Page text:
Good train­ing makes the dif­fer­ence

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To develop ef­fec­tive job train­ing in to­day’s labour crunch is cru­cial. It is crit­i­cal to care­fully plan new hir­ing pro­grams and to ed­u­cate em­ploy­ees about the val­ues, his­tory and ‘who’s who’ in the or­ga­ni­za­tion. Stud­ies have found that train­ing of­ten goes to waste be­cause par­tic­i­pants do not have the op­por­tu­nity to put their train­ing into prac­tice, or su­per­vi­sors do not re­in­force the train­ing after it is de­liv­ered.

Most train­ers put their ef­forts into plan­ning and de­liv­er­ing the train­ing con­tent. But the ac­tual task of train­ing pro­grams is to change be­hav­iour, which is ne­glected in most cases. This is the rea­son why re­in­force­ment should be not left to line man­agers and the train­ers must stay in­volved. They need to make sure that peo­ple have op­por­tu­ni­ties to im­ple­ment what they have learned by pro­vid­ing tools to them, run­ning re­fresh­ers and mea­sur­ing re­sults.

While new tech­niques are un­der con­tin­u­ous de­vel­op­ment, sev­eral com­mon train­ing meth­ods have proven highly ef­fec­tive. Good learn­ing and de­vel­op­ment ini­tia­tives of­fer a com­bi­na­tion of sev­eral dif­fer­ent meth­ods that, blended to­gether, could pro­duce an ef­fec­tive train­ing pro­gram.

Ori­en­ta­tions - Ori­en­ta­tion train­ing is vi­tal in en­sur­ing the suc­cess of new em­ploy­ees. Whether the train­ing is con­ducted through an em­ployee hand­book, a lec­ture, or a one-on-one meet­ing with a su­per­vi­sor, new­com­ers should re­ceive in­for­ma­tion on the com­pany’s his­tory and strate­gic po­si­tion, the key peo­ple in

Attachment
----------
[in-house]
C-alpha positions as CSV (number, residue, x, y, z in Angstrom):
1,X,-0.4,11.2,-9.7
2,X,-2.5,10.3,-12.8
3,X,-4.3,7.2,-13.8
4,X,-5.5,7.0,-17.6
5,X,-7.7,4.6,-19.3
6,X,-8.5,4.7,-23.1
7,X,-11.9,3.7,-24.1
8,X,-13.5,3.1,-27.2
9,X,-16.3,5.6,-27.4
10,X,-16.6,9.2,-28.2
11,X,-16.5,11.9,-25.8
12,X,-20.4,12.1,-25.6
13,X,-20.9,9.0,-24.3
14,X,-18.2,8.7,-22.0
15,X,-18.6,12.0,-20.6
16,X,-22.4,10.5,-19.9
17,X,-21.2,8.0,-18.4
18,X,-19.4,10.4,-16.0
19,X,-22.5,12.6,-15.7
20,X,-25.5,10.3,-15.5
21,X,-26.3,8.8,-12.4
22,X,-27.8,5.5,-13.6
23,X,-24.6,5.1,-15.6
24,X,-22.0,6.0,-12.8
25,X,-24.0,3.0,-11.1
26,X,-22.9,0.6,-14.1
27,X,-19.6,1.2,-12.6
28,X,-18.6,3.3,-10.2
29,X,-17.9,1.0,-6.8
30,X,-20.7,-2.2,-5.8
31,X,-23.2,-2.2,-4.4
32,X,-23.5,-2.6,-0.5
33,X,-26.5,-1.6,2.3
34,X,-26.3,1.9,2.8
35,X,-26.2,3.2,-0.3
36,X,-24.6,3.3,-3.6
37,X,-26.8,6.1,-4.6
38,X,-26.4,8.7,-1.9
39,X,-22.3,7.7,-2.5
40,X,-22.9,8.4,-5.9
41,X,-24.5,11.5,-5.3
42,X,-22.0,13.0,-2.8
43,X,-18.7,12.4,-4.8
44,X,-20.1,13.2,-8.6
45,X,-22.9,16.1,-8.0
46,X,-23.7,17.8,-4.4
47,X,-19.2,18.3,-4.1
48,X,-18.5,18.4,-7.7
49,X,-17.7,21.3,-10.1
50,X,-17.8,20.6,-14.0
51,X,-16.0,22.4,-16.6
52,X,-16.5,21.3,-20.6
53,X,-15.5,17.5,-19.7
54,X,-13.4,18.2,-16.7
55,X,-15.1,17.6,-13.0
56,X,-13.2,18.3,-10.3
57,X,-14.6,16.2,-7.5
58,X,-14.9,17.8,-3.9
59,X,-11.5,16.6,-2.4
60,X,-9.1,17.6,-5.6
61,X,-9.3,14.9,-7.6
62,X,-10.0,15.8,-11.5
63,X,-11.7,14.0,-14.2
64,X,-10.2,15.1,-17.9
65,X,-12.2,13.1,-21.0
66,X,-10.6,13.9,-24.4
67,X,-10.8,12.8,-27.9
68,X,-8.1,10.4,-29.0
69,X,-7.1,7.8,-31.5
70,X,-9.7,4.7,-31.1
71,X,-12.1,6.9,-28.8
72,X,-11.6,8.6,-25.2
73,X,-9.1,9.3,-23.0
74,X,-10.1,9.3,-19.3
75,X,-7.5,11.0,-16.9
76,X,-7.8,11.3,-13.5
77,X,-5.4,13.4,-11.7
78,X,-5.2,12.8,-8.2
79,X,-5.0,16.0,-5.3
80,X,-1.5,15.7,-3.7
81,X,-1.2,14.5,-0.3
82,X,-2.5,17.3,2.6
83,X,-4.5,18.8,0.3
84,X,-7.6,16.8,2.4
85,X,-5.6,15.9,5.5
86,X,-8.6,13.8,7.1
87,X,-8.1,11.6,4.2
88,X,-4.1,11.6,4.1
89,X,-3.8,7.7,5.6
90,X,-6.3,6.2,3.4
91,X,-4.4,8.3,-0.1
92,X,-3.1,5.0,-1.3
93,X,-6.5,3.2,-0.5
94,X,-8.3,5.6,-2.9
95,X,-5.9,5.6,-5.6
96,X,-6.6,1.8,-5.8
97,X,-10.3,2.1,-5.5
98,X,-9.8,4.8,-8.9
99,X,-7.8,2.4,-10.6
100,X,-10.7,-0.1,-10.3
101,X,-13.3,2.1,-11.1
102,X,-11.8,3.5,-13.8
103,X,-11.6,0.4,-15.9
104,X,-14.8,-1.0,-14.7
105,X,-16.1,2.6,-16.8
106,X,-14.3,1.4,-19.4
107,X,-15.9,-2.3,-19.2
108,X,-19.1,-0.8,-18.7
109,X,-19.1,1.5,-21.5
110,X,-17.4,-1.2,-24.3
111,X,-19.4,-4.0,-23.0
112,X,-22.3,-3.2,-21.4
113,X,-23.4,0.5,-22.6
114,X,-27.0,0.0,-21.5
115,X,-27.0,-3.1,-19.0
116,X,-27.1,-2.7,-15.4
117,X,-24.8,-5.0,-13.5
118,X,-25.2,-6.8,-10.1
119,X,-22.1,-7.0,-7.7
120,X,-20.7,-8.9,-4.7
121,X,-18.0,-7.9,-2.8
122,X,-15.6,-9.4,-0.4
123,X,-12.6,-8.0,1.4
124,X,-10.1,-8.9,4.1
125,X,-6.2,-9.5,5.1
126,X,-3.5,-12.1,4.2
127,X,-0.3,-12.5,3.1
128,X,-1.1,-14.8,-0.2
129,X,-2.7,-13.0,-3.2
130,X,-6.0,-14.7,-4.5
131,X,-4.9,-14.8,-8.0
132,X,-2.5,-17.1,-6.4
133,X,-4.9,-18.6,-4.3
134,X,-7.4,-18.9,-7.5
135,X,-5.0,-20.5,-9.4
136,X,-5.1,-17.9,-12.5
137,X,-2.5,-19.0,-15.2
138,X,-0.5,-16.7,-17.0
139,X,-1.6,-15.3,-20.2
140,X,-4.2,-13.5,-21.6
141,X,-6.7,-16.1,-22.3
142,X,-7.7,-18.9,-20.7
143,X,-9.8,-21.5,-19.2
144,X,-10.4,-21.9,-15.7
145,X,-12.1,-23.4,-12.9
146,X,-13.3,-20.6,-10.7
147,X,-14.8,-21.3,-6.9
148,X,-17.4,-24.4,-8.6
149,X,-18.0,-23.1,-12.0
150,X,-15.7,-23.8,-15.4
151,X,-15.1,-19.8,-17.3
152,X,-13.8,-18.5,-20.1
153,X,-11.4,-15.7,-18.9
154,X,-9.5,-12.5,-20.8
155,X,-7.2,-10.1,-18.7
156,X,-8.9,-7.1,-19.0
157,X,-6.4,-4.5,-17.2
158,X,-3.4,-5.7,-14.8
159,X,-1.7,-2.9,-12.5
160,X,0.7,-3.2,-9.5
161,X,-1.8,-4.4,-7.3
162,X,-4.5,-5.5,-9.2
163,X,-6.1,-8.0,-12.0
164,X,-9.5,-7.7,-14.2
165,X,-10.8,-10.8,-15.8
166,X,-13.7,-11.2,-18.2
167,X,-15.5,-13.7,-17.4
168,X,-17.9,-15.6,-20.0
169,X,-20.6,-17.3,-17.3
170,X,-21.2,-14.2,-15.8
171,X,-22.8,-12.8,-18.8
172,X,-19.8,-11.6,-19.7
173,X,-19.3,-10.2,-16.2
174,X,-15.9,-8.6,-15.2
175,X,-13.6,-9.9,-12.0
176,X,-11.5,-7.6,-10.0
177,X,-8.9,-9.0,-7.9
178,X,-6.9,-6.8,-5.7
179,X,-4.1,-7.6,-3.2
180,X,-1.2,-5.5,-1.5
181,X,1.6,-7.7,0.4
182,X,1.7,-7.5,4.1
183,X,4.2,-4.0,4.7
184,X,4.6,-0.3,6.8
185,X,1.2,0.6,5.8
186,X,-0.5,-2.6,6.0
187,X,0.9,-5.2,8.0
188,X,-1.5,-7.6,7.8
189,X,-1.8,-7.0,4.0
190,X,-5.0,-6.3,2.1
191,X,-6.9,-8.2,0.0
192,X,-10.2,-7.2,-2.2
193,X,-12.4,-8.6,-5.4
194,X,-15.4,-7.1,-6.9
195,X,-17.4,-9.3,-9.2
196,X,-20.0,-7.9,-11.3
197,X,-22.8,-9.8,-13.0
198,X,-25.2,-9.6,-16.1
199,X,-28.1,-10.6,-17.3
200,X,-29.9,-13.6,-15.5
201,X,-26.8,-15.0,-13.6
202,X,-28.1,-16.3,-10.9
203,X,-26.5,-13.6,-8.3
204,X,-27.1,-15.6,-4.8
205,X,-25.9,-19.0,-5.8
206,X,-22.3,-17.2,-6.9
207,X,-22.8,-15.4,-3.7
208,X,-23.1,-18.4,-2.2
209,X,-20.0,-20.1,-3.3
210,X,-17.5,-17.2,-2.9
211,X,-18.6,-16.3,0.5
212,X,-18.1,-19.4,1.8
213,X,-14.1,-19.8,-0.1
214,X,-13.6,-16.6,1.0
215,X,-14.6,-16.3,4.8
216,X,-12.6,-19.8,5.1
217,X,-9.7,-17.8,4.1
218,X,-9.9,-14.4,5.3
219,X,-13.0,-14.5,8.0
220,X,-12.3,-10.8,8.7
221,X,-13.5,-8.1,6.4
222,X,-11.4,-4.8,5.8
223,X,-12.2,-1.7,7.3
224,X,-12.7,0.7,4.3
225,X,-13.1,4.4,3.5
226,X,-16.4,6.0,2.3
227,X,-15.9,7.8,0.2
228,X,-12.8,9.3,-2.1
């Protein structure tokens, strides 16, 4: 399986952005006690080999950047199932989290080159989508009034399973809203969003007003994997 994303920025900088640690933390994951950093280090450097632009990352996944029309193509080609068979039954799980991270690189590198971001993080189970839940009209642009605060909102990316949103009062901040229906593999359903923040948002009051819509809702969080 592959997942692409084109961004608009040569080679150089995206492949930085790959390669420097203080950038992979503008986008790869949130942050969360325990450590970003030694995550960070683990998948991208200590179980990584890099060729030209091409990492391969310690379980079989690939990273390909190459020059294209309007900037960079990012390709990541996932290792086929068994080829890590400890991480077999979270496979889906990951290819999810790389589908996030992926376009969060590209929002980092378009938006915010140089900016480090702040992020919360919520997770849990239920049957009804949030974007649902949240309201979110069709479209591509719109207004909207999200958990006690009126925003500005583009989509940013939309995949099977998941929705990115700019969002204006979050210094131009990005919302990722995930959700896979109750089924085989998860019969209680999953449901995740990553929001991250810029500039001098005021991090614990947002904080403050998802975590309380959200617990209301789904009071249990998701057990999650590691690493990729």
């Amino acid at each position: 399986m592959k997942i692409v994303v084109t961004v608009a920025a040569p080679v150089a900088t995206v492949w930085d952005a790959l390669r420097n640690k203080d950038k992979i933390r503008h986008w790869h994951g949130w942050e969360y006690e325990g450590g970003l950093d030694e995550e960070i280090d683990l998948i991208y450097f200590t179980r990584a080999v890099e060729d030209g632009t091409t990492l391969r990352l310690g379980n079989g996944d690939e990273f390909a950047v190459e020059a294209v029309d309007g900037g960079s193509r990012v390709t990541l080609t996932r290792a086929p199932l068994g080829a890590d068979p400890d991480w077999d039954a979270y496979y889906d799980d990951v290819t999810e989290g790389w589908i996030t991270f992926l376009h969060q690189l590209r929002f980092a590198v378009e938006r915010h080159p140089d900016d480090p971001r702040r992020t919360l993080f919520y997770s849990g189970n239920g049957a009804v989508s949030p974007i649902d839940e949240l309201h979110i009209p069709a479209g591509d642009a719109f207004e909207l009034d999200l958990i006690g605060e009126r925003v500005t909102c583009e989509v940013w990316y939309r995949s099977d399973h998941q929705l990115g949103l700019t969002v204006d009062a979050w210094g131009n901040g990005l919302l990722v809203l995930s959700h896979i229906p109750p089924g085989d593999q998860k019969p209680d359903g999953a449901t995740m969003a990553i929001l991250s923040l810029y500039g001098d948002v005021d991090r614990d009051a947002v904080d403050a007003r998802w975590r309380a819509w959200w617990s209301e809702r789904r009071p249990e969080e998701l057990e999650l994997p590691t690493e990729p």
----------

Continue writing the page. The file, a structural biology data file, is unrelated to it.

au­thor­ity at the com­pany, the struc­ture of their depart­ment and how it con­trib­utes to the mis­sion of the com­pany. The com­pany’s em­ploy­ment poli­cies, rules, and reg­u­la­tions are also de­liv­ered through a well-de­signed ori­en­ta­tion process.

Lec­tures - Lec­tures are par­tic­u­larly use­ful in sit­u­a­tions when the goal is to im­part the same in­for­ma­tion to a large num­ber of peo­ple at one time. They elim­i­nate the need for in­di­vid­ual train­ing; lec­tures are among the most cost-ef­fec­tive train­ing meth­ods. But lec­tures are ap­pro­pri­ate if the idea is only to dis­sem­i­nate in­for­ma­tion. Since they pri­mar­ily in­volve one-way com­mu­ni­ca­tion, they may not pro­vide the most in­ter­est­ing or ef­fec­tive train­ing. In ad­di­tion, it may be dif­fi­cult for the trainer to gauge the level of un­der­stand­ing of the ma­te­rial within a large group.

Case study - It is a non-di­rected method of study whereby trainees are pro­vided with prac­ti­cal case re­ports to an­a­lyze. The case re­port in­cludes a thor­ough description of a sim­u­lated or real-life sit­u­a­tion. By an­a­lyz­ing the prob­lems pre­sented in the case re­port and de­vel­op­ing pos­si­ble so­lu­tions, trainees can be en­cour­aged to think in­de­pen­dently as op­posed to re­ly­ing upon the di­rec­tion of an in­struc­tor. The main ben­e­fit of the case method is its use of real-life sit­u­a­tions. The mul­ti­plic­ity of prob­lems and pos­si­ble so­lu­tions pro­vide the trainee with a prac­ti­cal learn­ing ex­pe­ri­ence rather than a col­lec­tion of ab­stract knowl­edge.